Denying ISIS fighters a retreat made an Iraqi victory harder but more decisive
How eliminating the ‘kill box’ turned Mosul into a meat-grinder
The battle for Mosul lasted nine months but could have been won much faster. The high cost of victory came down to a simple decision. For the first time in nearly four years' fighting across 40 operations, Iraqi forces did not leave a back door for ISIS fighters to withdraw from Mosul.
That decision now provokes mixed feelings among military commanders, coalition officials and foreign diplomats who spoke to The National in Mosul, Raqqa and Kuwait about how Mosul became one of the worst urban battles since the Second World War and what the alternatives might have been.
Most of these sources requested anonymity to freely discuss a sensitive topic and many reached the same conclusion: The decision to encircle Mosul was difficult but it ensured victory was total.
In the original battle plan, advancing Iraqi forces would leave a route open to the west into neighbouring Syria. Macabrely labelled “the kill box”, fighters and their families fleeing through this area would have been targeted by coalition air strikes.
But Iran, anxious that ISIS fighters might sweep back into Syria just as its ally President Bashar Al Assad was gaining the upper hand in his country’s civil war, wanted ISIS eliminated in Mosul, Reuters reported.
In November 2016, with the battle for Mosul well under way, Iran’s militia proxies in the Popular Mobilisation Units sped into the desert west of the city, turning Mosul into a siege.
“When we closed the door, it was very nasty business,” one coalition officer said. “To choose where you eradicate an entire people is a tough decision. For the final five months in Mosul — no golden path to leave. In all other operations this was allowed.”
The United States-led coalition acquiesced to the new reality on the ground, aware that if ISIS were allowed to escape as in previous battles, it would regroup along the Syrian-Iraqi border where the coalition had limited operational capabilities, a senior western diplomat said.
Contrary to their propaganda, ISIS never intended to fight to the death. In Mosul, the group tried to negotiate an escape via tribal leaders working as intermediaries.
“They tried to negotiate a surrender that was unreasonable: keeping weapons and being allowed to walk out of the city with all their people armed,” a coalition officer said. “It was denied.”
By early 2017, surviving fighters were besieged in Mosul’s Old City along with thousands of civilians. There on the western bank of the Tigris River, the brutal battle took an even darker turn.
A year on, the Old City remains in ruins. On a recent evening the setting sun bathed the rubble in purple light. Standing on the opposite bank of the river, a group of Iraqi soldiers guzzled whisky while music from a nearby wedding blasted into the dusk.
One of the soldiers, his face scarred by shrapnel, recounted the final days of fighting. “Around 15 per cent of the civilians managed to flee, the others are in there,” he said, pointing to the murky waters of the Tigris. “We had to kill everyone. We couldn't tell friends from enemies.”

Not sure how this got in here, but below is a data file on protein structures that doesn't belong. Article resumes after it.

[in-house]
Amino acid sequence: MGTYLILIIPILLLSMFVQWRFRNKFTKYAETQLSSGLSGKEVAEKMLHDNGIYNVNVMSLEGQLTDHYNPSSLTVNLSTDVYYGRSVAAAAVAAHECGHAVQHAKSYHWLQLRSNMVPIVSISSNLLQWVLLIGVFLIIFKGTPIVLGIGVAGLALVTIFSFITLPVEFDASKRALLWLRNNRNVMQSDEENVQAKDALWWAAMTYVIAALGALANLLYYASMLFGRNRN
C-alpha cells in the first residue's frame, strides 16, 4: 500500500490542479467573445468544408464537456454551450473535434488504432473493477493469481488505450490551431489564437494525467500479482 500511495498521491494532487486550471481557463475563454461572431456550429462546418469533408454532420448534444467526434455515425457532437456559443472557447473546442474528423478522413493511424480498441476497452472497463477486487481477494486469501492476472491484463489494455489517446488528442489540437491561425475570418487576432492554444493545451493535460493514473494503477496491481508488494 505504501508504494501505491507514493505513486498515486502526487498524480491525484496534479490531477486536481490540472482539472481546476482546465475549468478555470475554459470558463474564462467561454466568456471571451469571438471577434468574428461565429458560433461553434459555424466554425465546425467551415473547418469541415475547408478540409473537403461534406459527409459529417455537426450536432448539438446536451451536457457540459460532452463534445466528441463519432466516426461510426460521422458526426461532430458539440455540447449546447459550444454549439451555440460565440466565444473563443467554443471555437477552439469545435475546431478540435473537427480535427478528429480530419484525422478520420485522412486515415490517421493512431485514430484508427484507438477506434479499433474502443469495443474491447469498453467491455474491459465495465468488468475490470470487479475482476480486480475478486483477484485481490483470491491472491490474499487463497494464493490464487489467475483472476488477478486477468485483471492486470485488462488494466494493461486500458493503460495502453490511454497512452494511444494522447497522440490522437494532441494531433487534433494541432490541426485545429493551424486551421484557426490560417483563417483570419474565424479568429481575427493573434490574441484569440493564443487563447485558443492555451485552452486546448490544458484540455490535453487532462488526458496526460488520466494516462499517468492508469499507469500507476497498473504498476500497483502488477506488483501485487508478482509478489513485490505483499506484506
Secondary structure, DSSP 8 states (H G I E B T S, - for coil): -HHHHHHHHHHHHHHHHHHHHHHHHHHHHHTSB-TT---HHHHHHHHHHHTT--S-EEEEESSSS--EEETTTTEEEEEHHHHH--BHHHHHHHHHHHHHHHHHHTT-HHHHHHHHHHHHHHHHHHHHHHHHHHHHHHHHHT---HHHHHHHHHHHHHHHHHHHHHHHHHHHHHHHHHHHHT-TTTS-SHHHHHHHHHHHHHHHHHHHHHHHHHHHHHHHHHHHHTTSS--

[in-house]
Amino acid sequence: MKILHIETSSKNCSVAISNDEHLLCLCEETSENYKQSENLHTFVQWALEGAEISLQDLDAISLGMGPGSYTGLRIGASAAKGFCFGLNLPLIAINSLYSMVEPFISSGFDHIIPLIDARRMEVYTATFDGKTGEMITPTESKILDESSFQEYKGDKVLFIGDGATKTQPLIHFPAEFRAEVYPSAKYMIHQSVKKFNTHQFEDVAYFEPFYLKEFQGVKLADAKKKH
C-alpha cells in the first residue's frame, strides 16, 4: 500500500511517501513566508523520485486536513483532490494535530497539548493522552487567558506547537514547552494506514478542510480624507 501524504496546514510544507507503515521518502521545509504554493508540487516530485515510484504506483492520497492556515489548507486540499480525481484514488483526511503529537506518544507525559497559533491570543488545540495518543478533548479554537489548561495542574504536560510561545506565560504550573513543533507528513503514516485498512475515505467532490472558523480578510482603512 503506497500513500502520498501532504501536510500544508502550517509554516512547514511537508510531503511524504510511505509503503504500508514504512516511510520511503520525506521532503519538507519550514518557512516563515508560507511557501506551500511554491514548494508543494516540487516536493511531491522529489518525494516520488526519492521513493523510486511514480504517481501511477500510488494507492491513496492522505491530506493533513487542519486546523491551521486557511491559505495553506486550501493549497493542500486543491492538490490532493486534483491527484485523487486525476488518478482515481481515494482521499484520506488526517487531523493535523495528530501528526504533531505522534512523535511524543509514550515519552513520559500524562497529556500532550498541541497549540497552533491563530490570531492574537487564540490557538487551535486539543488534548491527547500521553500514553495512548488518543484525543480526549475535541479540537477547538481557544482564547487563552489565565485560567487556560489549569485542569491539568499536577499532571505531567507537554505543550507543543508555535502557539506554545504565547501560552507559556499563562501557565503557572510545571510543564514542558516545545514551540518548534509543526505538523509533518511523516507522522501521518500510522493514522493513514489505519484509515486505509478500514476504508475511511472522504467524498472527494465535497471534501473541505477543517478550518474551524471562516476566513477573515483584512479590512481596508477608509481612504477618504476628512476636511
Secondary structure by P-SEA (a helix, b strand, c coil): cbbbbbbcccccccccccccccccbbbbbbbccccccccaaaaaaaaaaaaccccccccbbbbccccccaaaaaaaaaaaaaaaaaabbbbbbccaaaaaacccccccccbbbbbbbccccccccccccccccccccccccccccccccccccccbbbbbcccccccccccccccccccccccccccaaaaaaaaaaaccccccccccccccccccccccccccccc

Today the remaining stench of death reminds the few returning survivors that the Old City is now an ossuary. Bodies are still being retrieved.
“Looking back,” one Iraqi commander said, “we should have let ISIS escape.”
Allowing ISIS to escape was a strategy used both before and after Mosul.
During the battle for Fallujah in June 2016, US officials privately opposed the Iraqi tactic of leaving ISIS an escape route when besieging a city. One American officer allegedly told his Iraqi counterparts they were “cowards” for not wanting to finish off the ISIS fighters, the western diplomat said.
When fighters fled along the route left open to them, their convoy was attacked by coalition air strikes and Iraqi helicopter gunships.
In Raqqa, once the most important ISIS stronghold in Syria, fighters were allowed to leave with their weapons and families, in buses provided by the US-backed Syrian Democratic Forces. The convoy included some of the group’s most notorious surviving members alongside dozens of foreign fighters. They later spread out across Syria, making it as far as Turkey, BBC reported.
“It was the best decision. Without that deal, my daughter and son would have died,” said one Raqqa resident, whose adult children were detained in Raqqa by ISIS fighters.
“They were injured, but at least they are alive,” the mother said. “Too many civilians died. They should have struck that deal way earlier.”
One could argue that Iraqi officials could have saved lives by applying the same logic in Mosul. But if they had, more ISIS fighters would have remained to hold civilians hostage elsewhere.
There is no obligation under international humanitarian law to allow combatants an escape route, said Dustin A Lewis, a senior researcher at the Harvard Law School Programme on International Law and Armed Conflict. “An obligation is on ISIS to protect civilians or let them leave safely, and another obligation is on the other side to take constant care to spare civilians in conducting military operations against ISIS."
And even though thousands of civilians died in Mosul, the death toll could have been higher. One million more were moved to safety in what the United Nations has called the largest managed evacuation from a combat zone in modern history.
“Hundreds of thousands miraculously made it out alive,” the western diplomat said. “That's what matters.”